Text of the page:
First drive in the updated Kia Rio

Yaaars and yaaars ago, when I was still at CAR magazine, the Kia Rio launched in South Africa. It was 2011, a time when hangovers were not yet a thing for me. Anyway, one of my friends was looking to buy a car and in this segment it was always the obvious Volkswagen Polo that I would recommend. I even owned a Polo at that time. But when the Rio arrived, sheesh, I was like, “YOU HAVE TO BUY THE RIO!” And so my friend did.

Fast forward to 2020 and my friend now has two kids and I have crippling hangovers, but the point is, that the Rio is still very much a contender in what is a rather tough segment. The Volkswagen Polo still dominates, but Kia is hoping with a few updates to this generation Rio, which was launched in 2017, it can continue to be an option to those who don’t want to follow the crowd.


Look, it is hard to say really. If you look at it you won’t really be able to tell unless someone points out what is different. Basically, the only tweaks are to the headlights, the radiator grille, the front bumper and the fog lights. That’s it. The rear remains exactly the same. But, there are two new colours on offer, both of which are on my featured image. They are Sporty Blue and Perennial Grey. Both of which look banging in the metal. (PS. I will never use the word ‘banging’ again, I realise I cannot pull it off).


The biggest change is probably that of the entry-level LS model now being offered with a 1.4-litre engine. It was always seen as more of a fleet car and so the 1.2-litre sufficed, but now, it will appeal to the private customers as well. This is the model that we got to drive on the launch and I was helluva impressed with the cabin, especially that of the eight-inch touchscreen infotainment system with Apple CarPlay and Android Auto, which is standard across the range. Having driven the previous model to the launch, I can assure you, the change is huge inside.

Kia Rio
I love the look of the updated Rio’s cabin…even with an auto.


It really is the vibe. I don’t think you need anything more. You’ve got the same engine you’d find in the TEC…that being the top of the range model. So it only comes to spec and of course the alloys that everyone loves the TEC for. On the LS you can expect a multi-function steering wheel, Bluetooth connectivity, air conditioning, all-round electric windows, illuminated vanity mirrors, electric side mirrors, rake and reach adjustable steering wheel, automatic headlight control, a 60:40-split rear bench, USB charger and a 3.5-inch LCD cluster. Not to mention two airbags, ABS, and Isofix anchorage points. Now you tell me, what more could you possibly need?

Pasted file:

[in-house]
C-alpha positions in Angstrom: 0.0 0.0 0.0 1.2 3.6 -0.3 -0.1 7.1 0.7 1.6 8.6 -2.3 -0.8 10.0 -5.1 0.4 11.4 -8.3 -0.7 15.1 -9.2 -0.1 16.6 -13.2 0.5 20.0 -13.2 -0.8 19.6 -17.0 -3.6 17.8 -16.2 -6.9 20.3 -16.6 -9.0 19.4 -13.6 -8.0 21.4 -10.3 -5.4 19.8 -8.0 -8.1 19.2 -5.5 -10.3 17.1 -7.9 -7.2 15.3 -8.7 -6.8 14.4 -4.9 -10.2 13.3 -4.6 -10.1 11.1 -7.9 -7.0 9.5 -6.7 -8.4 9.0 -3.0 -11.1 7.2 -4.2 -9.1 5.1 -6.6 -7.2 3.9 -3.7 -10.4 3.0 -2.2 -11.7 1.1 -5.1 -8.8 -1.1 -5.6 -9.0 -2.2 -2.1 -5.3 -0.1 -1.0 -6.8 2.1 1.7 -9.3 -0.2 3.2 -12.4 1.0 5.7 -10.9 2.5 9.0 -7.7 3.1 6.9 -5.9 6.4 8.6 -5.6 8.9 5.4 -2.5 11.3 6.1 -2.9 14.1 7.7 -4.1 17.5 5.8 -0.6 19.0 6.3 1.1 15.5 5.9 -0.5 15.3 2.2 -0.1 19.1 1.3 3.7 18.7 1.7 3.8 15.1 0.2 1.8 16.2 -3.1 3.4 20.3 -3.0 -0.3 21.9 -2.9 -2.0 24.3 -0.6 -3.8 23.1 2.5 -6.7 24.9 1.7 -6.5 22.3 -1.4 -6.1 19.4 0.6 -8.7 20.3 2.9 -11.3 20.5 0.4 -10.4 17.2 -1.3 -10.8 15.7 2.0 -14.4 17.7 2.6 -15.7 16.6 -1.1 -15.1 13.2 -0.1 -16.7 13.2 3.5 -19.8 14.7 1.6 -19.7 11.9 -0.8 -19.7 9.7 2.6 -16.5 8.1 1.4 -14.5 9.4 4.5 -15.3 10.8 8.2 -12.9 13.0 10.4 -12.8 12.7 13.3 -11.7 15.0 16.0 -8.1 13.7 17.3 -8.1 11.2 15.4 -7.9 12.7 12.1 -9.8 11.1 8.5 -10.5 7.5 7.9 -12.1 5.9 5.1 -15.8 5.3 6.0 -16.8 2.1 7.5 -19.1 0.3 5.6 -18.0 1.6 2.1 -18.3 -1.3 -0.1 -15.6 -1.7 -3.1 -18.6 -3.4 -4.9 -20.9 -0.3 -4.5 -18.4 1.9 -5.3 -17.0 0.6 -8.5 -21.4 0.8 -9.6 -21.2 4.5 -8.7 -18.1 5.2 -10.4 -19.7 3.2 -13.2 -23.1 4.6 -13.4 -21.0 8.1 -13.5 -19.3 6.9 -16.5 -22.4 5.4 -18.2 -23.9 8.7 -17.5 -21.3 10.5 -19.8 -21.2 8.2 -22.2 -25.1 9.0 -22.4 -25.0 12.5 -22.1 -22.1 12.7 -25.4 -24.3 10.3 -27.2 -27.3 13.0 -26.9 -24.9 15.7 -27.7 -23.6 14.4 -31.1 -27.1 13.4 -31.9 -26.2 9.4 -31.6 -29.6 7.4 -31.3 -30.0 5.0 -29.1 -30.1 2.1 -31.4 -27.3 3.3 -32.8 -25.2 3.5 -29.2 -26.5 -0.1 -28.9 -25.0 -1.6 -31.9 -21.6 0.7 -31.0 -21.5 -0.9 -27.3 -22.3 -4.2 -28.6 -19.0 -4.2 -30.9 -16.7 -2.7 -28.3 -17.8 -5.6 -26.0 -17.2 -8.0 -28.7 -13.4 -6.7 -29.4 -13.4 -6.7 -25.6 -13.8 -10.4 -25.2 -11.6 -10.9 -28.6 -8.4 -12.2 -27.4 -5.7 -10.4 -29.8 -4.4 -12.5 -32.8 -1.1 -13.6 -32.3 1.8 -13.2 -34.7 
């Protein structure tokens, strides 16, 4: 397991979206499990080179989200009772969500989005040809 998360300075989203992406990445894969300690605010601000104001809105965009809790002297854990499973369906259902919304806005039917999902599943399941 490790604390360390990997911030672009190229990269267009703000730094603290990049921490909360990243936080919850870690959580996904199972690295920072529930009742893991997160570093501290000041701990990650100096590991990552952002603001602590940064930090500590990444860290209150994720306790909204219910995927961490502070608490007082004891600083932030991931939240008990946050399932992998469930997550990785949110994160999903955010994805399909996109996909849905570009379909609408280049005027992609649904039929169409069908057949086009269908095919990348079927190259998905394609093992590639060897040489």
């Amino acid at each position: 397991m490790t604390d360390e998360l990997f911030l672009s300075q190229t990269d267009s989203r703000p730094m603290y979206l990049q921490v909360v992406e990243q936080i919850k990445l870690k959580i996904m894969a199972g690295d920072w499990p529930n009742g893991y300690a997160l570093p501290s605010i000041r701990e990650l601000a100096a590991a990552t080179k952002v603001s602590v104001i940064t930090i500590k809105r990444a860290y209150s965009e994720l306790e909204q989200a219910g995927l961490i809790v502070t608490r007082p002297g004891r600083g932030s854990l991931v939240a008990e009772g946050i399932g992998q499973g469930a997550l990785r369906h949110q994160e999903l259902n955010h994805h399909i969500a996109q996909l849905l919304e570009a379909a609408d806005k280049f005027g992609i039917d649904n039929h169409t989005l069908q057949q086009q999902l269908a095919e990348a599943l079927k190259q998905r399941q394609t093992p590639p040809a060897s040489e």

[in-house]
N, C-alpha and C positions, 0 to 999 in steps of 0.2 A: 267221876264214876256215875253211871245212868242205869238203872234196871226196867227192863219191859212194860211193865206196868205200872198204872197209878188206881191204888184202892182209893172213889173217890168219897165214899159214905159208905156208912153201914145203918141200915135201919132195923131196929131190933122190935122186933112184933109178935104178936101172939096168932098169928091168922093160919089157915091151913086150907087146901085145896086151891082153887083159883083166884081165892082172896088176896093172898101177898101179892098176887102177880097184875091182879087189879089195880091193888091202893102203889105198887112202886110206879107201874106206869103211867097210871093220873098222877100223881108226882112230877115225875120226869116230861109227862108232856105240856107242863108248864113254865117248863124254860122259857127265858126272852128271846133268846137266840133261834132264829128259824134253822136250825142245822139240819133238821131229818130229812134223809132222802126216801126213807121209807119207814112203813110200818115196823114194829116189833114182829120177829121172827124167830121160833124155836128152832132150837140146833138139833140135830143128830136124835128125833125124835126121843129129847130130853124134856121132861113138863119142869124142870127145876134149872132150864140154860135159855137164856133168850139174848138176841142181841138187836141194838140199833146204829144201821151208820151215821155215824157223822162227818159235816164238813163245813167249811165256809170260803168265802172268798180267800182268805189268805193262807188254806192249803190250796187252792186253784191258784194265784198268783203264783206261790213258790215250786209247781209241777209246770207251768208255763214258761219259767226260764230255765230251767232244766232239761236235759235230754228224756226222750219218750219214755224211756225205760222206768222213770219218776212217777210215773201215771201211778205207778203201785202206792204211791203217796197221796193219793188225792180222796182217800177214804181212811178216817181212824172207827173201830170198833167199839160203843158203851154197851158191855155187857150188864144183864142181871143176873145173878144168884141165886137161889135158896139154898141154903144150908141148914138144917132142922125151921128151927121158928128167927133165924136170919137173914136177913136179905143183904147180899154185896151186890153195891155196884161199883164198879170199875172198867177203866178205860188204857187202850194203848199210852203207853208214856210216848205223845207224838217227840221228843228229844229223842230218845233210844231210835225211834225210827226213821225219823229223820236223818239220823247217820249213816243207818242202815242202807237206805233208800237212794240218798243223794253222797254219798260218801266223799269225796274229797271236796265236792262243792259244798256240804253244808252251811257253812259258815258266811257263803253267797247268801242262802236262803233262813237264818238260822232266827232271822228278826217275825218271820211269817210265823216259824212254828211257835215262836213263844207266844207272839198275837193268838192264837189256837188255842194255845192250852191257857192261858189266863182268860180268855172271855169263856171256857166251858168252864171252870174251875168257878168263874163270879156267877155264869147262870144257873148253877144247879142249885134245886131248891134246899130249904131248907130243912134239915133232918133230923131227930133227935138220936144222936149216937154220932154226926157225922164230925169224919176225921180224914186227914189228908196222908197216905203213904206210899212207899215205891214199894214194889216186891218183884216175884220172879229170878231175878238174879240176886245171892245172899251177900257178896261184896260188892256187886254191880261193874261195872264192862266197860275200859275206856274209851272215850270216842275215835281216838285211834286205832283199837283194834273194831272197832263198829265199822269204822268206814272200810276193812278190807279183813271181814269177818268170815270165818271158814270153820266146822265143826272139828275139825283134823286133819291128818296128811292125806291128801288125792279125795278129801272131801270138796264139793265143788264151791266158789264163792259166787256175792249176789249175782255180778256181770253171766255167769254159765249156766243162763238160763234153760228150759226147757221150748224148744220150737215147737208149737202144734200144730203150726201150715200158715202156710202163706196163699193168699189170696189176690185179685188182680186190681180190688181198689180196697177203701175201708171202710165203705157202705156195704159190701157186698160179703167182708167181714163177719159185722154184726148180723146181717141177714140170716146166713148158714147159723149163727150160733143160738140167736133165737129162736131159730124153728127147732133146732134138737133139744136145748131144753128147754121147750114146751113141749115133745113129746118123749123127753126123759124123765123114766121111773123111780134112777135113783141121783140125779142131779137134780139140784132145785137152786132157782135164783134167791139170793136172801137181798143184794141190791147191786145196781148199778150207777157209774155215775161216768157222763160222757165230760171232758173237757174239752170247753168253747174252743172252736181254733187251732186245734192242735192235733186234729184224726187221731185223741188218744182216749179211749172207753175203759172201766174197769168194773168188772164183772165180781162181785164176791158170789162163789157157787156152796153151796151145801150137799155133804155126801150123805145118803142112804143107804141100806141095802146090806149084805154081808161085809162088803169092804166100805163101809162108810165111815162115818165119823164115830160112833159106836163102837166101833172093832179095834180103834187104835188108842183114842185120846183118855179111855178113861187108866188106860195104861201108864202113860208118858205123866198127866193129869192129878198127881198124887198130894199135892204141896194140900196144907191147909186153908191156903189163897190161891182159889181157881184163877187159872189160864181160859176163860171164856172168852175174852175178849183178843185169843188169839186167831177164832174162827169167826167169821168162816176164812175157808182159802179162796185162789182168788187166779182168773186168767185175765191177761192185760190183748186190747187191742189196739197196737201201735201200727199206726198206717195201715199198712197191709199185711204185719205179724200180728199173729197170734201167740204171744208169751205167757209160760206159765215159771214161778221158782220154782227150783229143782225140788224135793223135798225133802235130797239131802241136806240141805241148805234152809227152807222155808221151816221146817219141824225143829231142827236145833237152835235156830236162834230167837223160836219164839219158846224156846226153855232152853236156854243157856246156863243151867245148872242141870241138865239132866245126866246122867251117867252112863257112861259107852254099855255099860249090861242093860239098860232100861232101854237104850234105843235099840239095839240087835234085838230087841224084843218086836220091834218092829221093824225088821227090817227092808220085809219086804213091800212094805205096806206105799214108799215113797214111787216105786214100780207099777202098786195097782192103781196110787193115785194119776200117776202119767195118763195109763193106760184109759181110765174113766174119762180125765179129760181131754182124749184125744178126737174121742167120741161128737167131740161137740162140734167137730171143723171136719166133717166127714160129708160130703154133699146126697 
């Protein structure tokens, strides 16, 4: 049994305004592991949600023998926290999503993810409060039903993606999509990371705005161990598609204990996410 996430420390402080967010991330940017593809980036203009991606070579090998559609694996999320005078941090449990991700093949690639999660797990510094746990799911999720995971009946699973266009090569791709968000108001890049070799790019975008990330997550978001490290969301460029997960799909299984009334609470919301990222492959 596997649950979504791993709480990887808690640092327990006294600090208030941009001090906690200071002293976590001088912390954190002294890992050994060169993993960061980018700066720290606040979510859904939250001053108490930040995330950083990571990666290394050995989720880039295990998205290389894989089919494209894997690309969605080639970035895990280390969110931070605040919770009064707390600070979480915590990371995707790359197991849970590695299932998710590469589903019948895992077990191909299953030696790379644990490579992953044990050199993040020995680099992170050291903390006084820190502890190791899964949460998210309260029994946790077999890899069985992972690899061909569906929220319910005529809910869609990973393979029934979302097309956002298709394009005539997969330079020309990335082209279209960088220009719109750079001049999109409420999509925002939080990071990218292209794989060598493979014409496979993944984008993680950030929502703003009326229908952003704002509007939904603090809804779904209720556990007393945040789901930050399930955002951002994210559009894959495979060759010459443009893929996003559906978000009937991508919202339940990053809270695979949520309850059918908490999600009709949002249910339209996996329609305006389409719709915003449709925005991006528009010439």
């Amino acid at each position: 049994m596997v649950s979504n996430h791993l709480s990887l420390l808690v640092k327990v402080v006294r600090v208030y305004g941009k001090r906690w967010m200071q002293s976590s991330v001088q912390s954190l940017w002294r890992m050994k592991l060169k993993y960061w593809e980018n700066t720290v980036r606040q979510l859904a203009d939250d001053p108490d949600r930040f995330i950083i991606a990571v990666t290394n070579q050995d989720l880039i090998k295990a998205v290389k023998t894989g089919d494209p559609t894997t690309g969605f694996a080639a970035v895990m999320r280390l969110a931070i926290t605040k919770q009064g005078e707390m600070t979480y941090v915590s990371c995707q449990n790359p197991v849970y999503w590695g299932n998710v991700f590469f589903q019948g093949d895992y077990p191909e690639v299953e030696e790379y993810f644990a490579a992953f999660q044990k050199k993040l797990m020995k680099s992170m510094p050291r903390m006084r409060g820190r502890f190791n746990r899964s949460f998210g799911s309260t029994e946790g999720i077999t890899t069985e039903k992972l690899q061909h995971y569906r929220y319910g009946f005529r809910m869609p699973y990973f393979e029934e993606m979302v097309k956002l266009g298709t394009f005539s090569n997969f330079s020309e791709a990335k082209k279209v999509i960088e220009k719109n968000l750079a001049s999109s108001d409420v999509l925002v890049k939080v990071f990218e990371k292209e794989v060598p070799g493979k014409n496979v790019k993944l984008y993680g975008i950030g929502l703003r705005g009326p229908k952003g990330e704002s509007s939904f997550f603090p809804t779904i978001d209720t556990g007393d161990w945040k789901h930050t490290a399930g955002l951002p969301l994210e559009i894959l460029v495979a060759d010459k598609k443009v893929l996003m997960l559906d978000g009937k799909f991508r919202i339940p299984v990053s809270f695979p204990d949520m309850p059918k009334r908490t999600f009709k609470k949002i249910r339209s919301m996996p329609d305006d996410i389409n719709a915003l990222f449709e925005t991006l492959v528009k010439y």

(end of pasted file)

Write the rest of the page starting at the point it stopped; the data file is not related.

Ok fine, the next up in the range, the LX, adds an auto up/down and safety feature to the electric windows, a folding function for the electric mirrors and integrated indicator lights, and Hill Start Assist. Ok and one biggie is that of electronic stability control. But now then, you have everything you need, surely?!

Well fine, the EX adds stuff like a rear view camera and park assist system, which is obviously handy, but not entirely necessary if you park like a pro, like me, obvs! And the TEC adds all the fancy pants stuff like rear seat alert, rain-sensing wipers, cruise control, auto window de-fogger, leather upholstery and extra airbags, taking it a total of six. Well sure, these do come in handy. And I do enjoy being as safe as possible. But it is not to say you are unsafe in the other derivatives.


I can’t tell you what you need, obviously, so I will leave the choice of derivative up to you. What I can tell you about is the engine, which is the 1.4-litre naturally aspirated petrol unit. I wish I was writing turbocharged here, but alas, I cannot. In comparison to its rivals, such as the Polo or Ford Fiesta, it is just not up to scratch in terms of performance. When it comes to its own 1.2-litre sibling, you will want to spend the extra money for the 1.4. With 73 kW and 135 Nm of torque, you will be grateful for the extra oomph, especially when wanting to over take. Although I do advise not trying this on a steep incline with a fully loaded car.

The six-speed manual transmission, though, is just a joy. It would be my choice over the torque-converter transmission, unless you are sitting in a crap-load of traffic everyday and are looking for the convenience of an auto ‘box and not the performance of it.


I have always been a fan of the Rio and I continue to be a fan of the Rio. Would I buy it over a Polo? Probably not, but only because of the performance aspect. However, it would be my very close second choice. The other options on the table are the Ford Fiesta or Hyundai i20. But you know my heart has a huge soft spot for the Kia brand, and for good reason. Now go and test drive one and tell me what you think.


The Rio comes standard with a four-year/60 000 km service plan and five-year/unlimited km warranty.

KIA Rio 1.2 LS Manual: R280,995
KIA Rio 1.4 LS Manual: R291,995
KIA Rio 1.4 LS Auto: R308,995
KIA Rio 1.4 LX Manual: R306,995
KIA Rio 1.4 LX Auto: R323,995
KIA Rio 1.4 EX Manual: R319,995
KIA Rio 1.4 EX Auto: R336,995
KIA Rio 1.4 TEC Manual: R344,995
KIA Rio 1.4 TEC Auto: R361,995

I’m Julz, South African motoring journalist with a passion for cars and a questionable sense of humour. I am not your average motoring journalist, and this is not your average motoring website.

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